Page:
Werner Käss explained that his engagement with tracer techniques was in good part due to the geology of his
home region Baden-Württemberg, southwest Germany, where there is a lot of karst such as the Upper Jurassic limestones of the Swabian Alb, and the Muschelkalk (Fig.2). In the 1950s and 1960s, many water supplies had serious contamination problems, often caused by agricul-ture and wastewater releases into dolines. Therefore, the State Geological Survey started to do tracer tests in order to reveal the causes of water contamination. Werner Käss joined the Survey in 1957, as head of the geochemistry section, and established the chemical laboratory. At that time, his colleagues mainly used salt and uranine as tracers, but the only method of uranine detection was the observation of visible green colouring in the spring water. Werner Käss was facing the task of establishing more sensitive and more quantitative methods in tracer techni-ques, and he had the idea to achieve this by measuring the ﬂuorescence of uranine independently and parallel to developments by other institutions such as the GSF-Research Centre near Munich. In the early 1960s, he was ﬁnally able to analyse uranine quantitatively and with very low detection limits by means of spectral ﬂuorometers, resulting in detailed breakthrough curves (Käss 1964,
1965, 1967a, b). So his work on tracers started with analytical innovations in a chemical laboratory and was motivated by the resolution of contamination problems in karst aquifers. The invention of the synchronous-scan techniques by his ATH colleague Horst Behrens (Behrens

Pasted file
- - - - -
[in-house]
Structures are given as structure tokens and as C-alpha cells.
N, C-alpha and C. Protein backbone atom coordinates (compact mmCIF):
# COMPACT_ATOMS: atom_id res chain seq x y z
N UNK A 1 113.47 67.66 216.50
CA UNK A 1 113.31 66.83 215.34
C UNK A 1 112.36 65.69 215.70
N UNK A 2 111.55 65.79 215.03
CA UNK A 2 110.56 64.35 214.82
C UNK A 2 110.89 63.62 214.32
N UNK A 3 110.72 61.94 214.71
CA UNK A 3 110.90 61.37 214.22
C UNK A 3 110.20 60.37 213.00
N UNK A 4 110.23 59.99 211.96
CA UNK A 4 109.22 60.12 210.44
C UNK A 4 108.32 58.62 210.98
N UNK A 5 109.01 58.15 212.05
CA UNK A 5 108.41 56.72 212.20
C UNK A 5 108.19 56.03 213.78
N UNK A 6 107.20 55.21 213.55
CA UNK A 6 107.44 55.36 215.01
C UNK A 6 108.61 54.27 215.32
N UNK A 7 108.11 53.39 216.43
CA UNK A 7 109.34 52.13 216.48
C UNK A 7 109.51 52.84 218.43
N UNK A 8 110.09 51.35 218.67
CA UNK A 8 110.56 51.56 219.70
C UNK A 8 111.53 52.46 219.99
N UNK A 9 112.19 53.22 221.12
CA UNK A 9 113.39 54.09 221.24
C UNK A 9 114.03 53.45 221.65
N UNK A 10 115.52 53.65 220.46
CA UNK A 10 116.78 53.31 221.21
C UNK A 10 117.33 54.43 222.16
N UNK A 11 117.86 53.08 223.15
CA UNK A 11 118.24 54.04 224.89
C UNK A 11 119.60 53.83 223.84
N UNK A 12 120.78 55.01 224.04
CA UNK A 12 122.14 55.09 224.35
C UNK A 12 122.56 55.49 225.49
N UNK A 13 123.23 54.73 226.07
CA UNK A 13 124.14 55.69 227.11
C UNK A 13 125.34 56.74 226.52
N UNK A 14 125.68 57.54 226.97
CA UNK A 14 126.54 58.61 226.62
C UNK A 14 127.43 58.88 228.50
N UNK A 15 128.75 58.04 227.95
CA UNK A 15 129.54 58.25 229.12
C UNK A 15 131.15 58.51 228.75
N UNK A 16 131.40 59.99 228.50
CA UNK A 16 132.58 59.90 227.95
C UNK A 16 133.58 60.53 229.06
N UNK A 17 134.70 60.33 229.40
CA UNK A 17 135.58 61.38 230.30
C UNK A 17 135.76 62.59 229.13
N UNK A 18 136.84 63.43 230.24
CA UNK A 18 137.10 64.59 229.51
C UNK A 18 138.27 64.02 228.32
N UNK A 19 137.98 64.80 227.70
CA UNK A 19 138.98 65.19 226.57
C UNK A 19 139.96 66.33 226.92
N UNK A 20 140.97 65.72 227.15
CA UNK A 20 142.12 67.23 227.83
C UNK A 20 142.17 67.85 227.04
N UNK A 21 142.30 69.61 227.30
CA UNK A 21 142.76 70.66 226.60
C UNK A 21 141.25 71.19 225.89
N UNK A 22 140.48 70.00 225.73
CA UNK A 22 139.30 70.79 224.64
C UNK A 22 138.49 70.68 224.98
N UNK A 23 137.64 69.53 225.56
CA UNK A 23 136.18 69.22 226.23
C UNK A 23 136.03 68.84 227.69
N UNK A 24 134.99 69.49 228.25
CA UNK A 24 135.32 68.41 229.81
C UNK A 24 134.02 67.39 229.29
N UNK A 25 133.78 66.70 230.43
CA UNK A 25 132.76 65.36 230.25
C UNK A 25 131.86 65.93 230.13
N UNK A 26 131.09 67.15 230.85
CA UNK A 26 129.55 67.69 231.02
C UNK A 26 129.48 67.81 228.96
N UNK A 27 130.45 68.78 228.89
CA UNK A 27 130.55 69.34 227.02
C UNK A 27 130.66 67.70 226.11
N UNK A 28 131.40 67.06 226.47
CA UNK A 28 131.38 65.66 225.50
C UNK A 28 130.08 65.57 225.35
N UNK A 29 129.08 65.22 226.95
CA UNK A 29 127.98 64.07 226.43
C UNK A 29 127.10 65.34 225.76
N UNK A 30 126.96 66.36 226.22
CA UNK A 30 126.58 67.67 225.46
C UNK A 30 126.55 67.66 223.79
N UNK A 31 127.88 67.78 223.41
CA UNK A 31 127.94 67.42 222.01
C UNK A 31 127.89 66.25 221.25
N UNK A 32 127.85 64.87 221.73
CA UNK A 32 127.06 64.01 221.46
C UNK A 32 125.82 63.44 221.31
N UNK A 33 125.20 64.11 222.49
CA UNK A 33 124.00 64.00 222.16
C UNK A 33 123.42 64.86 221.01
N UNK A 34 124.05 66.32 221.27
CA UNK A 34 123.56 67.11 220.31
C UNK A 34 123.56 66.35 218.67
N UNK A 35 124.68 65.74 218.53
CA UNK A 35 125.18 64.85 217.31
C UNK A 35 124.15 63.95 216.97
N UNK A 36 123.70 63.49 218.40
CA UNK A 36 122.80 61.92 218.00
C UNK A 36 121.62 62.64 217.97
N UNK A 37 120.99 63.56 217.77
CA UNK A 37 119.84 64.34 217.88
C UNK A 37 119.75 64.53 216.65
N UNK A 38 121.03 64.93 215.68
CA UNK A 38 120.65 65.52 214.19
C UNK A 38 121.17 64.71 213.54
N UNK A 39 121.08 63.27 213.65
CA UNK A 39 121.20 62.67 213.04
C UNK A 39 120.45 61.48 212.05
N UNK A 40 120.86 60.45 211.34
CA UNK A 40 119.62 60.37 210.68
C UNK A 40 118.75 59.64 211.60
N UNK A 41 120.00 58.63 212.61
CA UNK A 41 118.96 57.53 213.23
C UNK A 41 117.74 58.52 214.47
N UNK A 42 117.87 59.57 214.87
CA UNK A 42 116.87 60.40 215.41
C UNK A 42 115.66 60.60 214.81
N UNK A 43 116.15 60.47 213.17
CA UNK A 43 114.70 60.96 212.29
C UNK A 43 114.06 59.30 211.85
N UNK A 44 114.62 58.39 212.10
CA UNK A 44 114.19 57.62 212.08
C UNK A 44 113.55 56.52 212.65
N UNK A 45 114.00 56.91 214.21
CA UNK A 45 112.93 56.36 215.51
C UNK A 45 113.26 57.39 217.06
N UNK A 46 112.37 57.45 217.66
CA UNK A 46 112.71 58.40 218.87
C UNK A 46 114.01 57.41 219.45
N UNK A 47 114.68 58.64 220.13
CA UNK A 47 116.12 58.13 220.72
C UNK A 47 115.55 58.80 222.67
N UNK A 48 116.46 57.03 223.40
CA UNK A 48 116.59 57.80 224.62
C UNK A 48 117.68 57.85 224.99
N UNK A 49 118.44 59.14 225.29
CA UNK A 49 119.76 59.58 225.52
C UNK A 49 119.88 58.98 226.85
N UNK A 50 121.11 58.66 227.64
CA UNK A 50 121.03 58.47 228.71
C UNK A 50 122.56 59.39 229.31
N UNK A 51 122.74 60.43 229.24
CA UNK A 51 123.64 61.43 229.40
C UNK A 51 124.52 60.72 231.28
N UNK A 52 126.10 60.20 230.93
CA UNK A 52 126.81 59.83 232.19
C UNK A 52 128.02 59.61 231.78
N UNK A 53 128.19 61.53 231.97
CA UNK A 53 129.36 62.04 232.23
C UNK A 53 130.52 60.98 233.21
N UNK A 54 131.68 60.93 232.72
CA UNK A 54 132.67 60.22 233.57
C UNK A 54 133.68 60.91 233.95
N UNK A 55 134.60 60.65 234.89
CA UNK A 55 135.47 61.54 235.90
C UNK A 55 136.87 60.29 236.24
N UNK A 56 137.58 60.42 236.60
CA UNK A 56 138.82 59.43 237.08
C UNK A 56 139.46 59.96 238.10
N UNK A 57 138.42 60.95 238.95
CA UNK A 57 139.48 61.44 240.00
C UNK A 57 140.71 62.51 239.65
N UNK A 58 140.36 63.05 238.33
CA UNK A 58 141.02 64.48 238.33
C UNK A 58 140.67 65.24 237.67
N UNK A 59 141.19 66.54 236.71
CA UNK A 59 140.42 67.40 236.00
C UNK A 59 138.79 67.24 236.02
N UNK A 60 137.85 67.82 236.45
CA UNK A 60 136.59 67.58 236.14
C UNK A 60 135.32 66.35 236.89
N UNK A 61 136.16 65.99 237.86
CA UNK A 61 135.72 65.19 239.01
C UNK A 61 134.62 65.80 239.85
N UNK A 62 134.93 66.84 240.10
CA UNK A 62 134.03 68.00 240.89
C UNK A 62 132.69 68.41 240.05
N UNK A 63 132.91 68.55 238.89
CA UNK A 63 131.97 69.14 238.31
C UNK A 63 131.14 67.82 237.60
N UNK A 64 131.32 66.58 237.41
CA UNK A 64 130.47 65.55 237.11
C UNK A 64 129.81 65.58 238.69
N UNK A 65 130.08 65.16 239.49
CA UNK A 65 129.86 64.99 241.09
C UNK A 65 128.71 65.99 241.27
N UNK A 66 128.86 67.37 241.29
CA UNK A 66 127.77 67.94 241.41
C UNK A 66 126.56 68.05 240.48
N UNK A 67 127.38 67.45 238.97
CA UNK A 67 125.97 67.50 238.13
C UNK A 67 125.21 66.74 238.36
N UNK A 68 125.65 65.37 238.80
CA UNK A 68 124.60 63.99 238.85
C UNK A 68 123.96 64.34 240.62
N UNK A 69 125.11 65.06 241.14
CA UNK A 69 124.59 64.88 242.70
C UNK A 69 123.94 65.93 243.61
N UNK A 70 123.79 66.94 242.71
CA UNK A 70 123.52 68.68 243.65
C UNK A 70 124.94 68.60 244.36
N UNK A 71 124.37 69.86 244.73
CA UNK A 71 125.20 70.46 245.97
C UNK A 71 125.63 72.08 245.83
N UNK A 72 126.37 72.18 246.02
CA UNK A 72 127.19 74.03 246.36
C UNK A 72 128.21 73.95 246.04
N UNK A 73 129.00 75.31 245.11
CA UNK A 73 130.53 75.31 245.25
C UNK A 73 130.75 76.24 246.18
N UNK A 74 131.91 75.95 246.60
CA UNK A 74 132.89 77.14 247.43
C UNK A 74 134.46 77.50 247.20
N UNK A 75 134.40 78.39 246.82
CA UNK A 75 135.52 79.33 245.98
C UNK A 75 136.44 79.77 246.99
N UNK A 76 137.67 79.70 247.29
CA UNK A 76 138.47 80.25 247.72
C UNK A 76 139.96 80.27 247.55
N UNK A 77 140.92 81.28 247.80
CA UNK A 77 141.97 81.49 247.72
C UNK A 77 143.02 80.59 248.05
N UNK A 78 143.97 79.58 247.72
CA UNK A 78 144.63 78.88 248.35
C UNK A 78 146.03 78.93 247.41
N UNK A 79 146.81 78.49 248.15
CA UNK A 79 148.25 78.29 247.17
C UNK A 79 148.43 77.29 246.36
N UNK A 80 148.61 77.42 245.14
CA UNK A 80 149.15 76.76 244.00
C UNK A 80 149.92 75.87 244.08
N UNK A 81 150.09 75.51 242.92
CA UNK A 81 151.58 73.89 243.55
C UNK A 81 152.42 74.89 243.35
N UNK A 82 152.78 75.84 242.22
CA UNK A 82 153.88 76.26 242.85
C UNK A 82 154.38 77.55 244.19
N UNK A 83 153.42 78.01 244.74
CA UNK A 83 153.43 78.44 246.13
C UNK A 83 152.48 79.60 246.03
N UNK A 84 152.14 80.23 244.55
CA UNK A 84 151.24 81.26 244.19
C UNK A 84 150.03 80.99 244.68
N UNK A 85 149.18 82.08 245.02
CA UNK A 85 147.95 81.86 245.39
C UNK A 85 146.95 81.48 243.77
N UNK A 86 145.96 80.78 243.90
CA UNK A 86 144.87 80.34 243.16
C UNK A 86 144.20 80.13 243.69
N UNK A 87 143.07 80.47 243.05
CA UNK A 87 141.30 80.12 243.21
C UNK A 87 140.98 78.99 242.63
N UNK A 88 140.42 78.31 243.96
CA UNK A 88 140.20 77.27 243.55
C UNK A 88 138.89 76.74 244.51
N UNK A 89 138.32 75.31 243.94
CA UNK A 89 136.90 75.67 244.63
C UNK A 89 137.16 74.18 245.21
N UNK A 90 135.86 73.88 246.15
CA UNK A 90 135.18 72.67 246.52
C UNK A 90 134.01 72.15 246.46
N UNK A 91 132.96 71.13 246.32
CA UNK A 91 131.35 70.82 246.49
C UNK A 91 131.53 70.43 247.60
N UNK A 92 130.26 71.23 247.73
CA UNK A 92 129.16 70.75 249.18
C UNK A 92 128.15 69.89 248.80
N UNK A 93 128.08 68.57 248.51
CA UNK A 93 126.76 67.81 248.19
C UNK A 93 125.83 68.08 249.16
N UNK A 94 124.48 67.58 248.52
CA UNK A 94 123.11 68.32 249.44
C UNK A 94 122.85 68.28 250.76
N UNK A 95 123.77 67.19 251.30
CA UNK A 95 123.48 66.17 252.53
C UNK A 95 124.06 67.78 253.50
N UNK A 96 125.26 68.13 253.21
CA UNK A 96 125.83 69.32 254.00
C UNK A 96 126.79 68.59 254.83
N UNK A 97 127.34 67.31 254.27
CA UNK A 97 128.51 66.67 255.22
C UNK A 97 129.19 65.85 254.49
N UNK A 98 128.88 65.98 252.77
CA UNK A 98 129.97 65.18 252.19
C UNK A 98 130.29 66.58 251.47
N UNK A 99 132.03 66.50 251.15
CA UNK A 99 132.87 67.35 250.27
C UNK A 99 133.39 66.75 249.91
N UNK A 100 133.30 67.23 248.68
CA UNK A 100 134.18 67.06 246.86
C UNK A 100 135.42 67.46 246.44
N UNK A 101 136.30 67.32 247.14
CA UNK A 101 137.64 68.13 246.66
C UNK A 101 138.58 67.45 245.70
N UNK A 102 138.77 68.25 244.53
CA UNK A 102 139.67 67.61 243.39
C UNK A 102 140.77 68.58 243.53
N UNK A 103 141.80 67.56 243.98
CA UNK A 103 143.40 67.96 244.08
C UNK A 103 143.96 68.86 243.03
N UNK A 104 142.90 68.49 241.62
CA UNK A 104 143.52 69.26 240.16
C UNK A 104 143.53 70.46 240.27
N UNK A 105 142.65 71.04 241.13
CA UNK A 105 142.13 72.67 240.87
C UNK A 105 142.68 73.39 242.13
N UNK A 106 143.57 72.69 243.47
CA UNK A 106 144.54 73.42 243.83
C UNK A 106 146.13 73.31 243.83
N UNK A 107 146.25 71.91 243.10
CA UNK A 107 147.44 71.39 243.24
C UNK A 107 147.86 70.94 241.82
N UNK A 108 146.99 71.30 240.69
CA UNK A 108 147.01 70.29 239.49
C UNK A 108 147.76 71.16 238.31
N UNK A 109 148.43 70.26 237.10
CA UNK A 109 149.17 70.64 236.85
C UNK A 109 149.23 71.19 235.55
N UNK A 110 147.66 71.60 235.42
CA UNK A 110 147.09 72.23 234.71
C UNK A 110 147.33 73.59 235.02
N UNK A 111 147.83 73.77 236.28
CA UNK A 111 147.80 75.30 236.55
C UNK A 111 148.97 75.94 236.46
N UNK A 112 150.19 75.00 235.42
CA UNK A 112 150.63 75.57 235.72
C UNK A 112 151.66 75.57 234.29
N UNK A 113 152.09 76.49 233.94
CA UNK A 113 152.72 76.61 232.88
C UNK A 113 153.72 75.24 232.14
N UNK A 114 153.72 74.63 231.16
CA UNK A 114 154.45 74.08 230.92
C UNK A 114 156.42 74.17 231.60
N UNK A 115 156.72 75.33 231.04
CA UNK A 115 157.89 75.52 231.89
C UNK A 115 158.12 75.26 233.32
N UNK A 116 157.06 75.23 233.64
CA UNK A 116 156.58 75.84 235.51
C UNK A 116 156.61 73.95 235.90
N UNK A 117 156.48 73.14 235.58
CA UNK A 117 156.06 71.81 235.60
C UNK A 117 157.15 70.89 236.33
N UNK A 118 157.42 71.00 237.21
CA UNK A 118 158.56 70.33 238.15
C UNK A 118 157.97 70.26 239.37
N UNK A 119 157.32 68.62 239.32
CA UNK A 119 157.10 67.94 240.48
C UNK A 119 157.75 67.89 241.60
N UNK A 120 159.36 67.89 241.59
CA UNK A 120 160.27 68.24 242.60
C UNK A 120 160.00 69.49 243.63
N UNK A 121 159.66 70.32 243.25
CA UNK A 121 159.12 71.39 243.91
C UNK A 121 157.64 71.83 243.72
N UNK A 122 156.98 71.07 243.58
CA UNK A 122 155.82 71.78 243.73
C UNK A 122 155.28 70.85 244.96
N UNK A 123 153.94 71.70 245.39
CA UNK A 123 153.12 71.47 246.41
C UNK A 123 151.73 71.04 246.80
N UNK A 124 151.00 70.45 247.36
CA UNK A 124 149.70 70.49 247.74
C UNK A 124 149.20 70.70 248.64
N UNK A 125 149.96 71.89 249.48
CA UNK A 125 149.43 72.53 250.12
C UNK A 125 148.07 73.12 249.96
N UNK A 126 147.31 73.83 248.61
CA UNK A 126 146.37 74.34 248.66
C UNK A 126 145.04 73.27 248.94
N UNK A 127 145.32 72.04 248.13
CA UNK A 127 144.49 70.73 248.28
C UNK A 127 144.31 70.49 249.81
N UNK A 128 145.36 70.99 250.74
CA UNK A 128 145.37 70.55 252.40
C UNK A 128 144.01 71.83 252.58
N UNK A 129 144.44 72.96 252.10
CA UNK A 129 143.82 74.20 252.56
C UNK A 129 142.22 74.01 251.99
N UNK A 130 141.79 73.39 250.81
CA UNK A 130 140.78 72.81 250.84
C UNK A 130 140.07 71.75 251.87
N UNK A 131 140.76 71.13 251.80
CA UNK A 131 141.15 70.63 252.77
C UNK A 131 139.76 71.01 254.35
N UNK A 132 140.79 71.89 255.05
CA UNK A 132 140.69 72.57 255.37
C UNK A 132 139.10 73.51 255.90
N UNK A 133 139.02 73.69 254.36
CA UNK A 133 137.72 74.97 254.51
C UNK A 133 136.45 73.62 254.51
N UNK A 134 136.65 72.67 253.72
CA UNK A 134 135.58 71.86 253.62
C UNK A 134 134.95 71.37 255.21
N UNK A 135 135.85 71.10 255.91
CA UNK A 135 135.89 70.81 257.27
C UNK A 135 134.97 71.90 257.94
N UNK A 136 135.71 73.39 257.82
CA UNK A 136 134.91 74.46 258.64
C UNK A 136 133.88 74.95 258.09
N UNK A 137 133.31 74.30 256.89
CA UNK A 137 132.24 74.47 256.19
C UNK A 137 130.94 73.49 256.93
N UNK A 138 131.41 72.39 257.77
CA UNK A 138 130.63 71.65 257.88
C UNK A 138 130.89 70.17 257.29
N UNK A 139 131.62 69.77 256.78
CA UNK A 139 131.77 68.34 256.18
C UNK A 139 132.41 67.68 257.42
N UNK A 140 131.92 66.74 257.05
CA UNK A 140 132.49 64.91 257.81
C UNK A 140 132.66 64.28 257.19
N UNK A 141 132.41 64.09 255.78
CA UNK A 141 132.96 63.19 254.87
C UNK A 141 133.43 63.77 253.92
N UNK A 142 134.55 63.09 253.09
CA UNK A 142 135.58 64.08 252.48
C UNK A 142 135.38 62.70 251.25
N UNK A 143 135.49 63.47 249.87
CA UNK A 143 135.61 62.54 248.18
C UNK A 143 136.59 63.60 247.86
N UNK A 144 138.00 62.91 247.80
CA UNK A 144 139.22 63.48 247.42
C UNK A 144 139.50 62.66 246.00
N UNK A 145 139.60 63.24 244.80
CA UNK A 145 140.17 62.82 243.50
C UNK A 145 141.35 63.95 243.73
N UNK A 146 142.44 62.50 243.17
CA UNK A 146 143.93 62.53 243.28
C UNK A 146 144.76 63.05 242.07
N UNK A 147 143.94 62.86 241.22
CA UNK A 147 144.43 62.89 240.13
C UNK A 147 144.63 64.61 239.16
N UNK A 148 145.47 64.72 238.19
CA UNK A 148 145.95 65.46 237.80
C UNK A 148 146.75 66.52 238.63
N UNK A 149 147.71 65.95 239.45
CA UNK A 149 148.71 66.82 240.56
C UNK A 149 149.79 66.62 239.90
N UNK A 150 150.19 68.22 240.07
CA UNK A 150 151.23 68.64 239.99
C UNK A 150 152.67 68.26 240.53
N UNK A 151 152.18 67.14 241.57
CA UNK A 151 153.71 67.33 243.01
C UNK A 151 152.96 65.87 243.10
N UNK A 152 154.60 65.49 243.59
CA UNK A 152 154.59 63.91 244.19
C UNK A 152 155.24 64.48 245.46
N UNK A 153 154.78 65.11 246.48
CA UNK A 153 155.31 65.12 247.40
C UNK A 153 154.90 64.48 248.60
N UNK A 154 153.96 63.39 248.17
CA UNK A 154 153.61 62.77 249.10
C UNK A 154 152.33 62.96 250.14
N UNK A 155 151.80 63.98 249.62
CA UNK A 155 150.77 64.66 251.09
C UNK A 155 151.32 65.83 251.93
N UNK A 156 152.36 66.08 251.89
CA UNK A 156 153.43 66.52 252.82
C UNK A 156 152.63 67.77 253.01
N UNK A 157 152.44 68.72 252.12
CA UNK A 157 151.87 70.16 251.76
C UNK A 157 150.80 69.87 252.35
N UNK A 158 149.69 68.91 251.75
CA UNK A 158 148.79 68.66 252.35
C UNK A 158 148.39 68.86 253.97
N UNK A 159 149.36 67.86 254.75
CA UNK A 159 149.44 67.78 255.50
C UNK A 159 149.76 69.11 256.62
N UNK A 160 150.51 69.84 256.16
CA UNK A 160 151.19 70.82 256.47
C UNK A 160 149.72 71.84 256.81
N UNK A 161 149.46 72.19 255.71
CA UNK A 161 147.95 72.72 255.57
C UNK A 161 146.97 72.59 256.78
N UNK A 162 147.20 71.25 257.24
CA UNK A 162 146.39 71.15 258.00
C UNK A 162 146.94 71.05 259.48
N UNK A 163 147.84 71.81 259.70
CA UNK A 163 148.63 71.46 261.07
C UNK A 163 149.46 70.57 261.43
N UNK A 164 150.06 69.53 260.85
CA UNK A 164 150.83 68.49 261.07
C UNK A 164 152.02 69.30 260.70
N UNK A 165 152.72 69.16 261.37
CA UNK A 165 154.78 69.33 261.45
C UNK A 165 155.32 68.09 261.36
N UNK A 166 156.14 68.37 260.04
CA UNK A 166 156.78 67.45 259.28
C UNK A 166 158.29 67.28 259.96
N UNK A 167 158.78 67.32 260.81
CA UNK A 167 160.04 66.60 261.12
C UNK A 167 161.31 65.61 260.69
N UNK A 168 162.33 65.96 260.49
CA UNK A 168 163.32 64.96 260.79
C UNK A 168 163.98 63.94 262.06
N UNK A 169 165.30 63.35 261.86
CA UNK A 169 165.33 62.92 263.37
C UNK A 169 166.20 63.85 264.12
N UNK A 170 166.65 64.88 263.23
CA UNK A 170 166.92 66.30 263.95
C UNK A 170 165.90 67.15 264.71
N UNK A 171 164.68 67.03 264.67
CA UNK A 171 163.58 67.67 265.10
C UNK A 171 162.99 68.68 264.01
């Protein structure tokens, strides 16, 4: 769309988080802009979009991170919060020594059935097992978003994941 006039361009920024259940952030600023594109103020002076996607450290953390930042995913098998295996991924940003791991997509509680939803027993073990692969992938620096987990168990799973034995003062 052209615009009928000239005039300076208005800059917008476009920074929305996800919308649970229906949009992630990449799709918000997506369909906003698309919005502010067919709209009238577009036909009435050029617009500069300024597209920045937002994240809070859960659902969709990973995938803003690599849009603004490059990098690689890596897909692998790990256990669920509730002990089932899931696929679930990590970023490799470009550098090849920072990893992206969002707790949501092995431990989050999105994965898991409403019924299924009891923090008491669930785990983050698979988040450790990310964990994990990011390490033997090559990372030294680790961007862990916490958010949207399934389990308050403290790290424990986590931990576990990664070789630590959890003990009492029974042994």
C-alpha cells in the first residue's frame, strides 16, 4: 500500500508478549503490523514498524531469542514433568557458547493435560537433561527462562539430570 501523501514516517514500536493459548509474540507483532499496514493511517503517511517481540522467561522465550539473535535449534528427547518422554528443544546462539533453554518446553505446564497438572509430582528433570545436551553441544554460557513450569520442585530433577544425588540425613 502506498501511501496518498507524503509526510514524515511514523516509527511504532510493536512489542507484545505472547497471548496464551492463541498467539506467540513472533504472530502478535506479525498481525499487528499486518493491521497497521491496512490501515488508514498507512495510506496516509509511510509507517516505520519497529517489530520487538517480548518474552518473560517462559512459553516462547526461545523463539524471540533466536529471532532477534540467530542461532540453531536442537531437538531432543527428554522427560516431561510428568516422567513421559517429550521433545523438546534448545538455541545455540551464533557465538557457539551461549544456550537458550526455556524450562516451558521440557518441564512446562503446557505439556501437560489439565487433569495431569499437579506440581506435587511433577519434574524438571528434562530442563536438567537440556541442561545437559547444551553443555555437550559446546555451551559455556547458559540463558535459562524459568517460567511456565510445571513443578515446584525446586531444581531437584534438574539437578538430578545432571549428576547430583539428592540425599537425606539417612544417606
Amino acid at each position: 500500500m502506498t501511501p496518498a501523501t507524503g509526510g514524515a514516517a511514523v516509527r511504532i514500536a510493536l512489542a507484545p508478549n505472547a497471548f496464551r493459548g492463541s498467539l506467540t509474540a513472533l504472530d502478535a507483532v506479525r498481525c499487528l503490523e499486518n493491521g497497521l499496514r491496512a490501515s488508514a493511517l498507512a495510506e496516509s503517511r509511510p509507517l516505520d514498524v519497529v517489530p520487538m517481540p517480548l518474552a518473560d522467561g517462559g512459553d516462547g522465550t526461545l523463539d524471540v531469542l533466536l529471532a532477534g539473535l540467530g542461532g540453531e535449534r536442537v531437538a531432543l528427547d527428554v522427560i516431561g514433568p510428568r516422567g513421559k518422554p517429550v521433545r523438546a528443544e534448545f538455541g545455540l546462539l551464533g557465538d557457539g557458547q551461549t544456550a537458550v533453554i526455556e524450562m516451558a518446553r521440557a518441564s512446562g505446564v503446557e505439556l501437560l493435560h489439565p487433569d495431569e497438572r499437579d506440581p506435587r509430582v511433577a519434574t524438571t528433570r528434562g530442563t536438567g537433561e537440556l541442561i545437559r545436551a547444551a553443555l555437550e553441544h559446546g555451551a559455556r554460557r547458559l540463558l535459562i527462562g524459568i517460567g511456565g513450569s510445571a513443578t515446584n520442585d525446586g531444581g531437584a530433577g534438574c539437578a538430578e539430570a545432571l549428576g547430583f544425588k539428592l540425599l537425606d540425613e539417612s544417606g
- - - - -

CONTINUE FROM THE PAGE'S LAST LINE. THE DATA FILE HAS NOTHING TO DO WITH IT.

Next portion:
1970) from the GSF was a major next step in the development of improved analytical methods for ﬂuores-cent dyes—even before this technique was published in Nature by Lloyd (1971).
Werner Käss did hisﬁrst ﬁeld tracer tests in cooperation with the ATH, which was established in 1966; he was among the founding members, together with Viktor Maurin from Graz (Austria). In 1970, he organised the second ATH meeting, which took place in Freiburg, Germany. This meeting focused on the hydrogeology of the Swabian Alb, Fig. 1 Werner Käss (right) with Nadine Goeppert at the
Merdingen test site, close to his home in Umkirch, southwest Germany. Although well into his 80s, he is still doing tracer tests and analyses the samples in his private laboratory, often in cooperation with Diploma or PhD students (photo: N. Goldscheider)